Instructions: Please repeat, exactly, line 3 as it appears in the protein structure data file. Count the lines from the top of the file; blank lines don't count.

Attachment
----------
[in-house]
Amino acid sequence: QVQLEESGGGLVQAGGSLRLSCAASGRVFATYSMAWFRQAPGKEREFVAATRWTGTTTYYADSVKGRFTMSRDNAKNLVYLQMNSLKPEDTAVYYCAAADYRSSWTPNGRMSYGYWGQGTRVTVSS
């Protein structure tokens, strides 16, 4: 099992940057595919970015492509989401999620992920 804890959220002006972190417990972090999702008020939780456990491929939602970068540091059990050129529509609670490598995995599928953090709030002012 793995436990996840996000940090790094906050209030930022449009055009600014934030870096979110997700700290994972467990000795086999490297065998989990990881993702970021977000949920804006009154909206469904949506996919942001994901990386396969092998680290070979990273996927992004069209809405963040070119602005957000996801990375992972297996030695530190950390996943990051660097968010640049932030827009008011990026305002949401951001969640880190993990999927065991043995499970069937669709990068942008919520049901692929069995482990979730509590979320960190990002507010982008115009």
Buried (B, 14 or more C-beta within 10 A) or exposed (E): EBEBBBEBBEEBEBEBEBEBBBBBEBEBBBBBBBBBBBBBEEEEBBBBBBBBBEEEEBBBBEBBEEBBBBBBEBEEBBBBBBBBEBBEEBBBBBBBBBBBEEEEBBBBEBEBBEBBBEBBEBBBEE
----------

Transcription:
């Protein structure tokens, strides 16, 4: 099992940057595919970015492509989401999620992920 804890959220002006972190417990972090999702008020939780456990491929939602970068540091059990050129529509609670490598995995599928953090709030002012 793995436990996840996000940090790094906050209030930022449009055009600014934030870096979110997700700290994972467990000795086999490297065998989990990881993702970021977000949920804006009154909206469904949506996919942001994901990386396969092998680290070979990273996927992004069209809405963040070119602005957000996801990375992972297996030695530190950390996943990051660097968010640049932030827009008011990026305002949401951001969640880190993990999927065991043995499970069937669709990068942008919520049901692929069995482990979730509590979320960190990002507010982008115009």